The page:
Neqi A/S is another grocery store chain, selling fish and meat along with Greenlandic produce made economical through guaranteed purchasing provided by KNI on behalf of the Greenlandic government.[17][18][19] The principal slaughterhouse is in Narsaq.

KNI Property


KNI Ejendomme A/S is a wholly owned subsidiary which manages KNI's real estate holdings and investments.


  1. ^ a b c KNI. "Interim Report[permanent dead link]". Sept 2011. Accessed 30 Apr 2012.
  2. ^ Greenland Home Rule. "About Greenland: Resources and Industry Archived 2012-02-23 at the Wayback Machine". Accessed 30 Apr 2012.
  3. ^ KNI. "Ledende medarbejdere Archived 2012-04-23 at the Wayback Machine" ("Executives"). Accessed 30 Apr 2012. (in Danish)
  4. ^ MIPI. "Pilersuisoq KNI A/S Archived 2015-07-21 at the Wayback Machine". Accessed 2 May 2012. (in Danish)
  5. ^ Dahl, Jens. Saqqaq: An Inuit Hunting Community in the Modern World. Univ. of Toronto Press, 2000.
  6. ^ Culture Greenland. "Preliminary Studies in KGH's Photo-Archive Archived 2012-03-06 at the Wayback Machine". Accessed 2 May 2012.
  7. ^ KNI. "Kort historie om KNI Archived 2012-04-23 at the Wayback Machine [A Short History of KNI]". Accessed 28 Apr 2012. (in Danish)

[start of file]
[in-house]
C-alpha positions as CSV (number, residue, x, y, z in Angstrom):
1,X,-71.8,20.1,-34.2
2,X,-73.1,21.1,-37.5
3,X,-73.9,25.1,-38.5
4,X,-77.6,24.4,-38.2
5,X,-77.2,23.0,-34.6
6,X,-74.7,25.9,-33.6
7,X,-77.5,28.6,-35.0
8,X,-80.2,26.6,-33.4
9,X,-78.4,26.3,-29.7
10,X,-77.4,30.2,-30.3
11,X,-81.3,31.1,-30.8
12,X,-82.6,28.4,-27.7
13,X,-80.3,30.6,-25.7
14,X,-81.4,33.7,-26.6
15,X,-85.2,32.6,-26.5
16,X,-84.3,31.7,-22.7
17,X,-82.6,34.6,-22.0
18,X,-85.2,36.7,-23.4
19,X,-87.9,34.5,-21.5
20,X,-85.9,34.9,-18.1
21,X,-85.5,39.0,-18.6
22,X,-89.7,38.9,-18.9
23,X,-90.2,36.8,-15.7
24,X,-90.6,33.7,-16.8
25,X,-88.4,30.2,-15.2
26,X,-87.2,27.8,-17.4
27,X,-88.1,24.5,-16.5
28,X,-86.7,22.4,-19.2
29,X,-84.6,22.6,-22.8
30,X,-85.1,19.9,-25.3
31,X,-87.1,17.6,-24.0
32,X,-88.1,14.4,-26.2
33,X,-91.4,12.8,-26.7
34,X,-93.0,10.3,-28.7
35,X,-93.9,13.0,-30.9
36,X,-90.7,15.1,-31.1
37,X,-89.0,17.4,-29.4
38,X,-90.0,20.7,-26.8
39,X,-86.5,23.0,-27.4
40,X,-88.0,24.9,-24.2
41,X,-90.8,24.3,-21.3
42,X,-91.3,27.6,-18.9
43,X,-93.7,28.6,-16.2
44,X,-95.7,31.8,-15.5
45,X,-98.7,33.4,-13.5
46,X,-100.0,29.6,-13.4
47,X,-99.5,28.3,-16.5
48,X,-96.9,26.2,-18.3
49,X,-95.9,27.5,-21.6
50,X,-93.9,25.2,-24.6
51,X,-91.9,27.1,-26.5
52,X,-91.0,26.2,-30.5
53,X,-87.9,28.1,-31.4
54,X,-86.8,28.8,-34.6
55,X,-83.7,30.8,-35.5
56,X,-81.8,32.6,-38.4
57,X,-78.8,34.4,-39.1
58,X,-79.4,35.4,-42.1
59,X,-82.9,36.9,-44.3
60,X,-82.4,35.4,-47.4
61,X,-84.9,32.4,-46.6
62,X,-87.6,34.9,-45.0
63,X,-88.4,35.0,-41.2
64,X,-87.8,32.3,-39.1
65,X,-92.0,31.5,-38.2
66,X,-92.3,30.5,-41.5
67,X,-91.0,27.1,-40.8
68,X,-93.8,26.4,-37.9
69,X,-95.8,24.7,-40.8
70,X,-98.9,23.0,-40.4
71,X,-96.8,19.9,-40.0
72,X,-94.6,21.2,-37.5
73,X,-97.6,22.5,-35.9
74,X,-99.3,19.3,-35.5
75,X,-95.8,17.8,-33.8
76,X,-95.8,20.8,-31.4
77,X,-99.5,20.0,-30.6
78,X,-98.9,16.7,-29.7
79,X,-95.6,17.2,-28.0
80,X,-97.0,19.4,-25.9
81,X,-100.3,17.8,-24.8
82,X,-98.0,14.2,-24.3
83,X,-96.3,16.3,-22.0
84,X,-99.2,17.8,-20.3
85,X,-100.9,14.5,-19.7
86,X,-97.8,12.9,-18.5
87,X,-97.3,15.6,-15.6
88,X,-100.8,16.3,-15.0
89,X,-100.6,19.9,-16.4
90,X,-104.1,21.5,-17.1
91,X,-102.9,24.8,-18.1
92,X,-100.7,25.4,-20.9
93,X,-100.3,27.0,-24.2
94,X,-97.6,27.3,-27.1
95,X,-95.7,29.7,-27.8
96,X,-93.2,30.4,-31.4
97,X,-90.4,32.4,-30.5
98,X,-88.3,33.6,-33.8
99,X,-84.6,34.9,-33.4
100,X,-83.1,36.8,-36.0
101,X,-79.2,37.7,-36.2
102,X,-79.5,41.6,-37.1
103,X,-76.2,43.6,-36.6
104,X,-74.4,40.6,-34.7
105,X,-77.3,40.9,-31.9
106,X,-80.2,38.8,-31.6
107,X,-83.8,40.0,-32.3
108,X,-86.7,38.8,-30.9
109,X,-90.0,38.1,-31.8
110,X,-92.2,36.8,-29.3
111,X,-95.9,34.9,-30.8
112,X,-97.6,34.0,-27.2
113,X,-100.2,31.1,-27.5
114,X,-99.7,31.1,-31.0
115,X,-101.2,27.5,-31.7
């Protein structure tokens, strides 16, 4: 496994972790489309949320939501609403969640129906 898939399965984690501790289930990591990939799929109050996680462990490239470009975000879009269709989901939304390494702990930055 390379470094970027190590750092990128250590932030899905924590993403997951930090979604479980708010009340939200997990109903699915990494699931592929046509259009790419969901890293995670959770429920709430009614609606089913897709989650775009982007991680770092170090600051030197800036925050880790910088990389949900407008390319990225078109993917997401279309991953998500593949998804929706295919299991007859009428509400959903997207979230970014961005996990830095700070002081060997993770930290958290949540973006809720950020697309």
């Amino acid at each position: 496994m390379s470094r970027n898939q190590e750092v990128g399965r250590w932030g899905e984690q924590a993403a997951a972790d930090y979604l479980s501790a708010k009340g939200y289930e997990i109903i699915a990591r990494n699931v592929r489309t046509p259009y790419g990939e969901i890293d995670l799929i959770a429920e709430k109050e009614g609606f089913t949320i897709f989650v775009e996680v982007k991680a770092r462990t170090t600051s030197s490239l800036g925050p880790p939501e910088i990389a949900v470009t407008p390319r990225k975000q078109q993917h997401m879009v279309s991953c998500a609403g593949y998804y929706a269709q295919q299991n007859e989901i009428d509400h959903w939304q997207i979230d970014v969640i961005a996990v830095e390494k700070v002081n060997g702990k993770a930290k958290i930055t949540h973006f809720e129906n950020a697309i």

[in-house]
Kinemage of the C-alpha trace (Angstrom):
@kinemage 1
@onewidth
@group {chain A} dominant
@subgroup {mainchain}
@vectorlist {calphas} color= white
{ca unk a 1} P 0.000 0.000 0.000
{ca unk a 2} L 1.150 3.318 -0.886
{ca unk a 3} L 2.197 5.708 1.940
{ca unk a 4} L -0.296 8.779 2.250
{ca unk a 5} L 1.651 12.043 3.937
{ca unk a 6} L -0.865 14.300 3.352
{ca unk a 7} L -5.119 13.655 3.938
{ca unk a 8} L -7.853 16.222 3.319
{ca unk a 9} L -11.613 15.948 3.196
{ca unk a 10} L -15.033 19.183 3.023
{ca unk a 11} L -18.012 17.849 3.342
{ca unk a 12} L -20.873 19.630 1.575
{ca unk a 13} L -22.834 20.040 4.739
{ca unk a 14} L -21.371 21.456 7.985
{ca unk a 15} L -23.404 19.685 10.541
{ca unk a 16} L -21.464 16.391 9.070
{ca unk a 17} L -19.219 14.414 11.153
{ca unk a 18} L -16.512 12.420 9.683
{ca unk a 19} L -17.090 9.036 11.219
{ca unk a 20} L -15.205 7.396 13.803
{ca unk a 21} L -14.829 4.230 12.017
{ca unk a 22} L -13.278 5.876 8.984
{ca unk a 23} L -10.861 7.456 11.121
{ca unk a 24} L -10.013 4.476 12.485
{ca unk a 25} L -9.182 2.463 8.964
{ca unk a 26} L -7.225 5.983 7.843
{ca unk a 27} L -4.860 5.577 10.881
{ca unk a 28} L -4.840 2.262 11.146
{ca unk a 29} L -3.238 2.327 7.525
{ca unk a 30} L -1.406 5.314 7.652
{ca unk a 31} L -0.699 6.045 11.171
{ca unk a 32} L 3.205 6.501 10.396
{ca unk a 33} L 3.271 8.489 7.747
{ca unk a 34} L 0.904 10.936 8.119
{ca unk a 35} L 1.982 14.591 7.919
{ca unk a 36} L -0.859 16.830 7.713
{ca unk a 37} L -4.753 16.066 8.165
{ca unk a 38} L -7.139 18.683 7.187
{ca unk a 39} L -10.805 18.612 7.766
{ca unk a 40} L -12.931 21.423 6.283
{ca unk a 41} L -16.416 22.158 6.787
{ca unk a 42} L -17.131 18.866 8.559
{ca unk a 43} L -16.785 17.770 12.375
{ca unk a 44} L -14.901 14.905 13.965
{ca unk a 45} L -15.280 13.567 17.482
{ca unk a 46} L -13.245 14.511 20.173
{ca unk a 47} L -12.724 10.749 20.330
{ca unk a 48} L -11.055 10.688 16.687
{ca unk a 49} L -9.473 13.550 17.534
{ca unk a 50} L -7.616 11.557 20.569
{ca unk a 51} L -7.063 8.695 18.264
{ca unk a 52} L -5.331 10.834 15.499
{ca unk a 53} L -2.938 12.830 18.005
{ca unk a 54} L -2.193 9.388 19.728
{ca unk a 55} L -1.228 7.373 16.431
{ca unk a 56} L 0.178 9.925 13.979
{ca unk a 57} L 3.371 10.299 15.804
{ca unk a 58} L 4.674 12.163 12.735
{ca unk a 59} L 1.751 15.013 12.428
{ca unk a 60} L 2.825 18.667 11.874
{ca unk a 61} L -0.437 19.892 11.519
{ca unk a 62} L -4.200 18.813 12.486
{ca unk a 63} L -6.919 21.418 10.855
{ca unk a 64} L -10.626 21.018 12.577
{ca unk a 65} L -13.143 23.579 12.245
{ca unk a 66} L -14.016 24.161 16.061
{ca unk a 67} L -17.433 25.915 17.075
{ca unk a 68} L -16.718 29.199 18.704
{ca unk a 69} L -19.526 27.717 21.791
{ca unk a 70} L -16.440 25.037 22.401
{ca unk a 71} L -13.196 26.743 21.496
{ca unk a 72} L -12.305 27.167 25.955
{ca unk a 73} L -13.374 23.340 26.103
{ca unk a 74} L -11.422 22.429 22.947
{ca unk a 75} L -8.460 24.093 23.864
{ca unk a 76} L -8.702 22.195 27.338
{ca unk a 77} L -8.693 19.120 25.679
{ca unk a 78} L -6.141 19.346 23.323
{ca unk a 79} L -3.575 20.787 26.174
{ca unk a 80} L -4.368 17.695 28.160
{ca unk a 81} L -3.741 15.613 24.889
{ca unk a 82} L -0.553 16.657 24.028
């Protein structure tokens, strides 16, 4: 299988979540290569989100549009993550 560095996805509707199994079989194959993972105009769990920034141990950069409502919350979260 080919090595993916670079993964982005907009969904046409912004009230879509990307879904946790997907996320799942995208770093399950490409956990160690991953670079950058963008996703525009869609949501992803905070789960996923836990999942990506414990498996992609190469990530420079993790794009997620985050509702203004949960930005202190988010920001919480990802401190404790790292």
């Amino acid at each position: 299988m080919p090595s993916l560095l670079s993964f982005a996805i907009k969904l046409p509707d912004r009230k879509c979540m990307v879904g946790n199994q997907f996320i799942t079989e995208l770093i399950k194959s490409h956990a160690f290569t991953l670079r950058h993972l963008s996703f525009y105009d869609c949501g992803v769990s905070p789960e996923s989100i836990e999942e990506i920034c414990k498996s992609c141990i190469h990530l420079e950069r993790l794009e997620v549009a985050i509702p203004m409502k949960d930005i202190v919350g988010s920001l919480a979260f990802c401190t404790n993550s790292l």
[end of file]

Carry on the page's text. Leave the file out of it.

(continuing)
8. ^ "KNI Holding A/S Archived 2012-09-14 at". Accessed 30 Apr 2012.
  9. ^ Pisiffik A/S. "Om os Archived 2010-07-29 at the Wayback Machine". Accessed 28 Aug 2010. (in Danish)
  10. ^ Kamikposten. "Hvad vil Pisiffik A/S?". 15 Mar 2001. Accessed 28 Aug 2010. (in Danish)
  11. ^ Sermitsiaq. "KNI-formand afviser løftebrud Archived 2012-07-14 at". 4 Sept 2008. Accessed 28 Aug 2010. (in Danish)
  12. ^ Sermitsiaq. "Butikskrig i Aasiaat". 11 Dec 2008. Accessed 28 Aug 2010. (in Danish)
  13. ^ Bank of Greenland. "Historie Archived 2014-02-02 at the Wayback Machine". Accessed 27 Aug 2010. (in Danish)
  14. ^ Pilersuisoq Dutyfree. "Kangerlussuaq/Narsarsuaq". Accessed 27 Aug 2010.
  15. ^ KNI. "Polaroil Archived 2011-07-21 at the Wayback Machine". Accessed 27 Aug 2010. (in Danish)
  16. ^ Sermitsiaq. "Ruth H. i oprør Archived 2010-01-28 at the Wayback Machine" 12 Jan 2010. Accessed 27 Aug 2010. (in Danish)
  17. ^ Sermitsiaq. "Brugsen satser på grønlandske kartofler". 3 Aug 2007. Accessed 28 Aug 2010. (in Danish)
  18. ^ Sermitsiaq. "En heldig kartoffel". 28 Aug 2010. Accessed 28 Aug 2010. (in Danish)
  19. ^ KNI. "Neqi Archived 2011-07-21 at the Wayback Machine". Accessed 27 Aug 2010.